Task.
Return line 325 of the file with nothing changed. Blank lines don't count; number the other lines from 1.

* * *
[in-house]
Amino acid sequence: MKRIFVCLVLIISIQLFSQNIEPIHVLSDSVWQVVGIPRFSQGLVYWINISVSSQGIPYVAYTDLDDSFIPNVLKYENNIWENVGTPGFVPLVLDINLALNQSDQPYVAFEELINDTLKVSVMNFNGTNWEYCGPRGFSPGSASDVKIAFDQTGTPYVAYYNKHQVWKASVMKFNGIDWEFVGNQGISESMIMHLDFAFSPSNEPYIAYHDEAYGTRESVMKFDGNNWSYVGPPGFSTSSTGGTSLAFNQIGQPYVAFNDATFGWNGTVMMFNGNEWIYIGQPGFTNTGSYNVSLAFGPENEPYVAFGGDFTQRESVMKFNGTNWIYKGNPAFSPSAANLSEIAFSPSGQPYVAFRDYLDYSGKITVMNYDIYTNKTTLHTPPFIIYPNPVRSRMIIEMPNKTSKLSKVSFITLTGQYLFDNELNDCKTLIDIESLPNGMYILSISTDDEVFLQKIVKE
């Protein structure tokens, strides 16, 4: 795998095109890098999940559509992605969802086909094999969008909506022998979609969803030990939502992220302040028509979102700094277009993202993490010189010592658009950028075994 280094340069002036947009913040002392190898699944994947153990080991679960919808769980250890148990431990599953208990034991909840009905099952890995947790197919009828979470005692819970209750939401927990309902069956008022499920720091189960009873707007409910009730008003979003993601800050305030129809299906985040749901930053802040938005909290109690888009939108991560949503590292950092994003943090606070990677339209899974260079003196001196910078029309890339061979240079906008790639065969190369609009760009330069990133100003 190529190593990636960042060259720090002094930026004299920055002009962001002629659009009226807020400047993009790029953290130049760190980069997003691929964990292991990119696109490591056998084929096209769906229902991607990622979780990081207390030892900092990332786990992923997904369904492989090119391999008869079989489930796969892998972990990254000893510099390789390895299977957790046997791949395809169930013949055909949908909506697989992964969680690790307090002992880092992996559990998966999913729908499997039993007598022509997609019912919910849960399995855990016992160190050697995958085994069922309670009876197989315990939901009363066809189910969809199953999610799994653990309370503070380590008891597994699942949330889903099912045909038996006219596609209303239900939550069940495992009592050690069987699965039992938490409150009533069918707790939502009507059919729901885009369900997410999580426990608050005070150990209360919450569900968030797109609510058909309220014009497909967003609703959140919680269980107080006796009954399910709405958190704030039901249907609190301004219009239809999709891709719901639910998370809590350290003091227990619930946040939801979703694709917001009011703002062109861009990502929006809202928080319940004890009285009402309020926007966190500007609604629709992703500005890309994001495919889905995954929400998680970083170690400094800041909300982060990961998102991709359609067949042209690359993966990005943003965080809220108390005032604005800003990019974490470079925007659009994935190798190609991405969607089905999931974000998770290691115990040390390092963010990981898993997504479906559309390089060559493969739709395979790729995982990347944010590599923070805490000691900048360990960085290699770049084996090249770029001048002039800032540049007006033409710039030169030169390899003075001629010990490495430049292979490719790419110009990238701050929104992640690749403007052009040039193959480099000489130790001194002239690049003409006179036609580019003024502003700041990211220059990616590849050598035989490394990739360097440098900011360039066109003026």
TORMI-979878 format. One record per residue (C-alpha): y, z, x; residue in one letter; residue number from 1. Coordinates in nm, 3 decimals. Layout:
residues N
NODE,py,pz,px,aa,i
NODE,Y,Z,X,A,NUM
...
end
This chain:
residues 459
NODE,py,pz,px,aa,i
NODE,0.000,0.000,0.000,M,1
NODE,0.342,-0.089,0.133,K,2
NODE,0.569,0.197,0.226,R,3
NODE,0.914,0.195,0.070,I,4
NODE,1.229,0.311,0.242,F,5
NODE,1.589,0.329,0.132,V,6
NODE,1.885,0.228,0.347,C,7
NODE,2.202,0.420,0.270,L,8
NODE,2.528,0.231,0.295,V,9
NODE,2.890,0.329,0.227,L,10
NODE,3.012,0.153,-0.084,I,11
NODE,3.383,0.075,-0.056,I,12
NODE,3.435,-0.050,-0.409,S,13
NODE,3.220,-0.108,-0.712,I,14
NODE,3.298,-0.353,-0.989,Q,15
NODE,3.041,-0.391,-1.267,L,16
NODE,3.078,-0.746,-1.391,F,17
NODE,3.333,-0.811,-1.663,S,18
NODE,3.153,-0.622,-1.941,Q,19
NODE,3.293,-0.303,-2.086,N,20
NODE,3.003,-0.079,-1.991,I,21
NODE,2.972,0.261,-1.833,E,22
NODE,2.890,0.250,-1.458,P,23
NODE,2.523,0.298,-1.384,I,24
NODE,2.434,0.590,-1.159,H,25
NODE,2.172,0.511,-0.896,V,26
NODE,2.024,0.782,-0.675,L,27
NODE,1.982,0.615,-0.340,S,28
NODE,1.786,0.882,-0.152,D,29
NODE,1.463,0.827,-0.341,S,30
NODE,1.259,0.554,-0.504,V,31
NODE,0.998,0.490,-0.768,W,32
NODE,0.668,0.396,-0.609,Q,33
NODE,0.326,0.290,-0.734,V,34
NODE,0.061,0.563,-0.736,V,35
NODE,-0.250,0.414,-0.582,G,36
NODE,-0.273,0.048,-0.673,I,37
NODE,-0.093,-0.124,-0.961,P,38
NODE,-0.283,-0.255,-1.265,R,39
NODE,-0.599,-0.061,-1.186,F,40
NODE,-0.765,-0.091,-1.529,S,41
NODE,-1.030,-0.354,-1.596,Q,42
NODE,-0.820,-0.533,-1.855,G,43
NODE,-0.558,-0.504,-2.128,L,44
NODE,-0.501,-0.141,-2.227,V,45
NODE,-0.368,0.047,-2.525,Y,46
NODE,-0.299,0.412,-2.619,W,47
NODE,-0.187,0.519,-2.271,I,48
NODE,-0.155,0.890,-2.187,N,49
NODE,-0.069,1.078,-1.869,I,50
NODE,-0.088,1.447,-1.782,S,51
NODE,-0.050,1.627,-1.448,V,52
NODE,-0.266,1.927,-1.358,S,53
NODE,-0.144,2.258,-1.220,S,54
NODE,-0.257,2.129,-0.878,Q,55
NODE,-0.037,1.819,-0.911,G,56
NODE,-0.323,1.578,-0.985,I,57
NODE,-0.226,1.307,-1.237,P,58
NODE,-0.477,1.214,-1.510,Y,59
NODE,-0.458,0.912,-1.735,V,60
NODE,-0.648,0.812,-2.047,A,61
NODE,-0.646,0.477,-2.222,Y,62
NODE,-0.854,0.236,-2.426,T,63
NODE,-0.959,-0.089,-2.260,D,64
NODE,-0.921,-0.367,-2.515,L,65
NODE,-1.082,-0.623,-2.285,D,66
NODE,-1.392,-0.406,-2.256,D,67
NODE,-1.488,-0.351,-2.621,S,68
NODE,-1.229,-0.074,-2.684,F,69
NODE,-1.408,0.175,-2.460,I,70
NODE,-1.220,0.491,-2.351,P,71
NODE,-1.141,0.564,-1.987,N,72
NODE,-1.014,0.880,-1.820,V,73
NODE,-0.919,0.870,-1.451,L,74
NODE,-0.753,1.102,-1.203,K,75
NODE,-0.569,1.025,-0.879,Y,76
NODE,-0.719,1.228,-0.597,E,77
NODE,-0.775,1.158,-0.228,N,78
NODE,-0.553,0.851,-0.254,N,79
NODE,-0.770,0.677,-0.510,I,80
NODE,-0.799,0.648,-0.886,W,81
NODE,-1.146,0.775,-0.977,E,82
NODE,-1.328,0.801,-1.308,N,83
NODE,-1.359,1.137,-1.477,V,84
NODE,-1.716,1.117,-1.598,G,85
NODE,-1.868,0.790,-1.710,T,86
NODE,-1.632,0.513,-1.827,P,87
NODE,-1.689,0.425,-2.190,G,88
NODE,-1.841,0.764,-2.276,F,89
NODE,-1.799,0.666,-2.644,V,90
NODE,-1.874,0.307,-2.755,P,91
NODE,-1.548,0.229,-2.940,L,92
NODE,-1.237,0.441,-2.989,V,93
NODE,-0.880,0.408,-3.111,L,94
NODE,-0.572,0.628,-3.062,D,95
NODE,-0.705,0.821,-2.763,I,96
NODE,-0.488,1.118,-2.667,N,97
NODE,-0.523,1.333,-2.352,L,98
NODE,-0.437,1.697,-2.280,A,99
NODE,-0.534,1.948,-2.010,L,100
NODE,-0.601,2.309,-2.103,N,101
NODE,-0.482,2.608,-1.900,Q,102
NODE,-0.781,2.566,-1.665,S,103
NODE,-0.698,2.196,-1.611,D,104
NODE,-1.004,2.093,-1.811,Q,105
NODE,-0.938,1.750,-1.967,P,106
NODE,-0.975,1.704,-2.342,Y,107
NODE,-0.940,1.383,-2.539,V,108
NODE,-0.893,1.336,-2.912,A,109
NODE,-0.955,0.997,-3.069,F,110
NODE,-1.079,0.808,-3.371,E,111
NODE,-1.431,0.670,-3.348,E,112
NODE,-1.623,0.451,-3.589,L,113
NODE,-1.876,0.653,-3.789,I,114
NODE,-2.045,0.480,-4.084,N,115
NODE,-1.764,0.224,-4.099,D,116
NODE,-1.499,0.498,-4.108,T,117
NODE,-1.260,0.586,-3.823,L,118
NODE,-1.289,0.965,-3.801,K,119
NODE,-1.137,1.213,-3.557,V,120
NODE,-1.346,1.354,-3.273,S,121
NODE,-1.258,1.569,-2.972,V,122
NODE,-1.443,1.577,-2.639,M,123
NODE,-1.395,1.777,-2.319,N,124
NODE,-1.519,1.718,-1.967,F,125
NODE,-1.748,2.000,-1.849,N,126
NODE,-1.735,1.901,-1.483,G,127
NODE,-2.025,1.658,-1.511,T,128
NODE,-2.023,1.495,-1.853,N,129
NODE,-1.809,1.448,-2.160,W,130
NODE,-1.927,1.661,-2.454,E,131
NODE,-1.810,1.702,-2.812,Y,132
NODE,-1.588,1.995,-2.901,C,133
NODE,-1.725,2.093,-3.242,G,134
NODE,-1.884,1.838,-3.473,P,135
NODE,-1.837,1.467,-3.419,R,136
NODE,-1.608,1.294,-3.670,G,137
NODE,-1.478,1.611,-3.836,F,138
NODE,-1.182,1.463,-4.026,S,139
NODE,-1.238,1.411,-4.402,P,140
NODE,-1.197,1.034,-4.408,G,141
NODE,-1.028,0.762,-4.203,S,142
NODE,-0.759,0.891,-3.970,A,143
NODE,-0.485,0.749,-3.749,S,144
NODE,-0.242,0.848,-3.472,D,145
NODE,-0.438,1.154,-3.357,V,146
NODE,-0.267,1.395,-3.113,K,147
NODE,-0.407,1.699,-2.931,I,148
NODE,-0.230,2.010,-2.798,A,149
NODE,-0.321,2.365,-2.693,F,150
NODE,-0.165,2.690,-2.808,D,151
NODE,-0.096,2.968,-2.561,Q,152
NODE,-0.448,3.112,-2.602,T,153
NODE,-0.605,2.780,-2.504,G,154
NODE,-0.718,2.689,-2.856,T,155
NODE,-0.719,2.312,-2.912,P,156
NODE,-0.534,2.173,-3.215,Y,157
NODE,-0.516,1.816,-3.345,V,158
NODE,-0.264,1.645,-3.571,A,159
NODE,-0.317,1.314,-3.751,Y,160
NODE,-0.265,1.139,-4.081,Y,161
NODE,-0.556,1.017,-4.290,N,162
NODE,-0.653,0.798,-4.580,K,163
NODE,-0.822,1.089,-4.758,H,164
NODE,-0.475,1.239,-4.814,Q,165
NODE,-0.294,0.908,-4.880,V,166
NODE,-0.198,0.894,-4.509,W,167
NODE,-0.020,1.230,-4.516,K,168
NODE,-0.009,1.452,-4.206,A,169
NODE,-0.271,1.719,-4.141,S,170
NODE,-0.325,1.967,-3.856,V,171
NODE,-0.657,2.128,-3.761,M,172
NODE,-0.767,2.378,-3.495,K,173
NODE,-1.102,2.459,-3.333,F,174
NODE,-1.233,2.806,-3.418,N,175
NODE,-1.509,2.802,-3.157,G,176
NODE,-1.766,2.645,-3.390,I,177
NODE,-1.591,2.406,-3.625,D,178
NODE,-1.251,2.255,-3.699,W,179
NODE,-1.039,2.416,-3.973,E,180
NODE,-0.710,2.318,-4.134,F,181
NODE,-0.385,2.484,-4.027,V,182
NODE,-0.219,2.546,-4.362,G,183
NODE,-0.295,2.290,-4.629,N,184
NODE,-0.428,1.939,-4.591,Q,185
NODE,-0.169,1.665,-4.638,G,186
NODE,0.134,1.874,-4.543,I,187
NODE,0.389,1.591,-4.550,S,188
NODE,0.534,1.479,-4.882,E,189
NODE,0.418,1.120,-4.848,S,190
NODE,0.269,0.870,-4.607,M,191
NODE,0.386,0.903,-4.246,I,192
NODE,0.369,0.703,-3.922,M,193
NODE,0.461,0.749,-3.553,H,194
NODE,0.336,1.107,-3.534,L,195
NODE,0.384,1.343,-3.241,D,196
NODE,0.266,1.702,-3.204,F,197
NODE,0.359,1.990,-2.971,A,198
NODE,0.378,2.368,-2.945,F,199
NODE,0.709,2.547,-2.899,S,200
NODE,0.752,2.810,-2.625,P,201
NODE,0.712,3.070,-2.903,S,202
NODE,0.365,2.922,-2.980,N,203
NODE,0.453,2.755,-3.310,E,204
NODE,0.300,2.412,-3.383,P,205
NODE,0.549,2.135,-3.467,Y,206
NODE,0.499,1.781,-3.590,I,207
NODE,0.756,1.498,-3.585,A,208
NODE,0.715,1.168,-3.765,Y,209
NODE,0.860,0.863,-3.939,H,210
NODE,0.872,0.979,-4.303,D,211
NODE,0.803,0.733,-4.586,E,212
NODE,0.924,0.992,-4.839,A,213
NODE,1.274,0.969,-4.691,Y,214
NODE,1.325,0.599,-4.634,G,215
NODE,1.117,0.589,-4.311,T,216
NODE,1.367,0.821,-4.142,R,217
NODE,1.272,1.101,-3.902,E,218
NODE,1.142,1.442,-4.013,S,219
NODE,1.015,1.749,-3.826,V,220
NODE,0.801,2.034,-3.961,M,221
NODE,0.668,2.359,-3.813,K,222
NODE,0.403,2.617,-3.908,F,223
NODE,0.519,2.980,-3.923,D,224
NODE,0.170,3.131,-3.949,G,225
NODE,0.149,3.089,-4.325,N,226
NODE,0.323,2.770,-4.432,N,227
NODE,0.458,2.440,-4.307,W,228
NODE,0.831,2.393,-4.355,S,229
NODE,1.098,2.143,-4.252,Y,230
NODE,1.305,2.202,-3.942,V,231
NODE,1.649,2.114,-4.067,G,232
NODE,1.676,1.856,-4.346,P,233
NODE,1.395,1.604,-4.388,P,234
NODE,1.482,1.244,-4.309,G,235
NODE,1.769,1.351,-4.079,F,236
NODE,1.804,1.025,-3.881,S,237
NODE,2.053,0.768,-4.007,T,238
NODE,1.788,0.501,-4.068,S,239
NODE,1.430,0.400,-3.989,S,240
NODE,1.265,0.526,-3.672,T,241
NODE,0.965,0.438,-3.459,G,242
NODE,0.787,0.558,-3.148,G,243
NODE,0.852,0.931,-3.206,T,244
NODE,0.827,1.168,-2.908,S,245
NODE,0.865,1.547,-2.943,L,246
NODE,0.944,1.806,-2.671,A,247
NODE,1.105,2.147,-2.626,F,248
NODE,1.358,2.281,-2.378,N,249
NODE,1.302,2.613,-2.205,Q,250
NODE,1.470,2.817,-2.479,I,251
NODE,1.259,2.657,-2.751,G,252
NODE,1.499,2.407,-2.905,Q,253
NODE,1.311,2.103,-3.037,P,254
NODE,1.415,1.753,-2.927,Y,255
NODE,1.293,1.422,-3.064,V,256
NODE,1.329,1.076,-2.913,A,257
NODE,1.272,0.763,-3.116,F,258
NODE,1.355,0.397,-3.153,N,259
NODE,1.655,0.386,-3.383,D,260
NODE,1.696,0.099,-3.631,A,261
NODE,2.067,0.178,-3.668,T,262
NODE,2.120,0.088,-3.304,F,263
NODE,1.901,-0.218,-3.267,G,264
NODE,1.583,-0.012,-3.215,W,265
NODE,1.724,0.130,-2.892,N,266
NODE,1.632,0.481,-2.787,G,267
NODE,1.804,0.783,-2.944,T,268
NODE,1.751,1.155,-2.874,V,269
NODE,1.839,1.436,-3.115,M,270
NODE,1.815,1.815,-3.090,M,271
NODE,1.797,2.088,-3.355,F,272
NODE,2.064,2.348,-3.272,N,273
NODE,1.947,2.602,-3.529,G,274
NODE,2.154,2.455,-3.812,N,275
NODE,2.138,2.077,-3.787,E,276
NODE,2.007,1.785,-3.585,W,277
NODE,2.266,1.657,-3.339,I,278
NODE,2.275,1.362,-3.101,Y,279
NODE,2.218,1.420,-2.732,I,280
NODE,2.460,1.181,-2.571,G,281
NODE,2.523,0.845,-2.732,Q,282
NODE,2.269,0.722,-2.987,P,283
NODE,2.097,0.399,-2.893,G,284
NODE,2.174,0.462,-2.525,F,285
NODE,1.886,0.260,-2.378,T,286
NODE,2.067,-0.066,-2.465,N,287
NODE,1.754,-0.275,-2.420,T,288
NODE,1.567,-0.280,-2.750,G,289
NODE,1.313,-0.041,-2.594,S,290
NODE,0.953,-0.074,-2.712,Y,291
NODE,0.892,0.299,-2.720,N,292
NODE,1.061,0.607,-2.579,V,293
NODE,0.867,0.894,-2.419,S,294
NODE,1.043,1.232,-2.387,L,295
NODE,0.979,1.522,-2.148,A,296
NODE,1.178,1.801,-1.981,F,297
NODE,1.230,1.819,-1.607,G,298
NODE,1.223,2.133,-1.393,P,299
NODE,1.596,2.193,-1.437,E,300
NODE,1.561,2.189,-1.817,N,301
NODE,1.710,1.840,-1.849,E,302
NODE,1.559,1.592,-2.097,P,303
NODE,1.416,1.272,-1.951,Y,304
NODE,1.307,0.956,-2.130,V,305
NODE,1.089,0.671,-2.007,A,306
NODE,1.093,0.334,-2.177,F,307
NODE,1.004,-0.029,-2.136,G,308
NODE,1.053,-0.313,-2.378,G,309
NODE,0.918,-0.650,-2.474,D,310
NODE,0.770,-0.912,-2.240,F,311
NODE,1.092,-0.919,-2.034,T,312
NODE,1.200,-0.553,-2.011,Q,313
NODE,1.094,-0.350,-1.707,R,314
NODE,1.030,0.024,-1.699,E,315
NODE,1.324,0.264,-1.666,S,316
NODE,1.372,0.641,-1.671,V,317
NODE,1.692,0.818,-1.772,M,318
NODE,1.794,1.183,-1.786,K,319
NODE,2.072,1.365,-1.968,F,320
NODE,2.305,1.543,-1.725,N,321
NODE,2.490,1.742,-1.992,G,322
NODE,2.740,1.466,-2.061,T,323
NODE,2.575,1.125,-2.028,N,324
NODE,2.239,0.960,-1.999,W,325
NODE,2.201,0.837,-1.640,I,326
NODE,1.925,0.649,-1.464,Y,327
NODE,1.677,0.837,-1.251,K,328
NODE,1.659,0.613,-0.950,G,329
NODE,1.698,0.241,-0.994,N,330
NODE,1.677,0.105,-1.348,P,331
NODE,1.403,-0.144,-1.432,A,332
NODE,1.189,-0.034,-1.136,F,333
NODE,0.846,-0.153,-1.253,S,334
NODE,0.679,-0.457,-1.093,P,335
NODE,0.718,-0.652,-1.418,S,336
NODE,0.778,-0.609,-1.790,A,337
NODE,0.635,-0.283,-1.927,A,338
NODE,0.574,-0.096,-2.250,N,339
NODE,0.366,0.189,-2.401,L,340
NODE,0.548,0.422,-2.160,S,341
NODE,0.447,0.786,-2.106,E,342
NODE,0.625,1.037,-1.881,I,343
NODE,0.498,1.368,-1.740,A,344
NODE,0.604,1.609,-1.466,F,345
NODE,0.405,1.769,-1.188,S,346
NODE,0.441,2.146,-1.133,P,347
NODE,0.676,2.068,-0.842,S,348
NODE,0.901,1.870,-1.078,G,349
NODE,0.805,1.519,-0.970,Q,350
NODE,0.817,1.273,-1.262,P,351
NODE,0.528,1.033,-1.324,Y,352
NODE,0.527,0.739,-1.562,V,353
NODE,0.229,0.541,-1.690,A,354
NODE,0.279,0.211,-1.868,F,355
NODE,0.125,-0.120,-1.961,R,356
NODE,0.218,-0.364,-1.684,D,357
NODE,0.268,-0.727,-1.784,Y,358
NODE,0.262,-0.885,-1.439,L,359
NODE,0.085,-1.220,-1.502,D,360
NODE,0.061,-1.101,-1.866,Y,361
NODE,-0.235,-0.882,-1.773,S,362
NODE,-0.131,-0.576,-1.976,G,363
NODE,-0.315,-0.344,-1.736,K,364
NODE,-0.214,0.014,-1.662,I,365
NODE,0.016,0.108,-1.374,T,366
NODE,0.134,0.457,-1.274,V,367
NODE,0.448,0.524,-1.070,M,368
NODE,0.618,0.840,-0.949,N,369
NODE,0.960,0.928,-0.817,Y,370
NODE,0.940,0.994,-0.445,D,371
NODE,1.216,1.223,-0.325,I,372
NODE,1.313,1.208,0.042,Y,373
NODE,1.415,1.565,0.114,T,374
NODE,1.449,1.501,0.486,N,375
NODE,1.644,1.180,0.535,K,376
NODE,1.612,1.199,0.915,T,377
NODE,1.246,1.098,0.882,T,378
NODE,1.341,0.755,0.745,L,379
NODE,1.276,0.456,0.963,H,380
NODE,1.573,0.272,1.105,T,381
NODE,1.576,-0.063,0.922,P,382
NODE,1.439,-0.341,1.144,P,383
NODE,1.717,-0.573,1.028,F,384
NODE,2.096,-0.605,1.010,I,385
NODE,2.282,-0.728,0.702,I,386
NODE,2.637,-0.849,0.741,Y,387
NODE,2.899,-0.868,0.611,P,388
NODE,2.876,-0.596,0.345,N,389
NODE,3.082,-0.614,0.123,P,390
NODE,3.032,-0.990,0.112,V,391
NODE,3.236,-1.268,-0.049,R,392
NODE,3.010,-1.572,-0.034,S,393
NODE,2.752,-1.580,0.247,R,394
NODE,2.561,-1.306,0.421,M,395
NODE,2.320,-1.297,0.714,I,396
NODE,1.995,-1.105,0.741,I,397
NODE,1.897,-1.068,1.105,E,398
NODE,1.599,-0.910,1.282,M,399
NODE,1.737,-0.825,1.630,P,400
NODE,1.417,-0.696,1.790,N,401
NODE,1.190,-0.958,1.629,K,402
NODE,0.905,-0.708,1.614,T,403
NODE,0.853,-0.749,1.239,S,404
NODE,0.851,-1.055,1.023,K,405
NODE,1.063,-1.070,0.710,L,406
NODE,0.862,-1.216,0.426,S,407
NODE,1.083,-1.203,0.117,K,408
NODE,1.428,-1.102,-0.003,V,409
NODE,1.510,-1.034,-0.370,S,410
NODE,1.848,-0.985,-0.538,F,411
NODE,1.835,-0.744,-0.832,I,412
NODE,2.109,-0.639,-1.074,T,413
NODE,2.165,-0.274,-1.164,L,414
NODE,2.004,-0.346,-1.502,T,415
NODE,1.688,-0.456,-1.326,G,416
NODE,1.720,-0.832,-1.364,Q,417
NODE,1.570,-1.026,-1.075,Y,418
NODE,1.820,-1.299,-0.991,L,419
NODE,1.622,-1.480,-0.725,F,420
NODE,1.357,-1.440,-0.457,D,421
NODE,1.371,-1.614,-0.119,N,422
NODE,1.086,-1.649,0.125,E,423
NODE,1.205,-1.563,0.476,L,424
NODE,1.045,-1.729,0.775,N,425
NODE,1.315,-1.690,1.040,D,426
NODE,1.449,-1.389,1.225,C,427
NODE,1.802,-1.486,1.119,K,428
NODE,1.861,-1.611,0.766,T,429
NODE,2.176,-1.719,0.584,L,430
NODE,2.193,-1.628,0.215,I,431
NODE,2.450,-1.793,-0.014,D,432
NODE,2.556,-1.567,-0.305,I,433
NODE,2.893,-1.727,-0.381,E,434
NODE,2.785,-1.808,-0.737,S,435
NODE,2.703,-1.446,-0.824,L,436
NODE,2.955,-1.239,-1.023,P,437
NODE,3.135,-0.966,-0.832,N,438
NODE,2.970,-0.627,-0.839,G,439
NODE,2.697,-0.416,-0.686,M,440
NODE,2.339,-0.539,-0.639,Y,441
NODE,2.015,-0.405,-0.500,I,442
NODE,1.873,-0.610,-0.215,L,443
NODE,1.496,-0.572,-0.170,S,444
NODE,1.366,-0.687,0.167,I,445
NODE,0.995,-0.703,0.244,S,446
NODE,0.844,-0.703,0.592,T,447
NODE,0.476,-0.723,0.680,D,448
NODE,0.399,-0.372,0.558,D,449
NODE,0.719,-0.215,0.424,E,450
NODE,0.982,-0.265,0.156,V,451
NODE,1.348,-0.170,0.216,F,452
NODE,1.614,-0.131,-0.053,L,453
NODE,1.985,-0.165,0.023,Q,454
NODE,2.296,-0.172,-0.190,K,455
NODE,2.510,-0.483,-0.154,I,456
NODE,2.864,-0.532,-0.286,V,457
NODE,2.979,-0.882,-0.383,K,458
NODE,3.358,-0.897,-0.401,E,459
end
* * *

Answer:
NODE,1.200,-0.553,-2.011,Q,313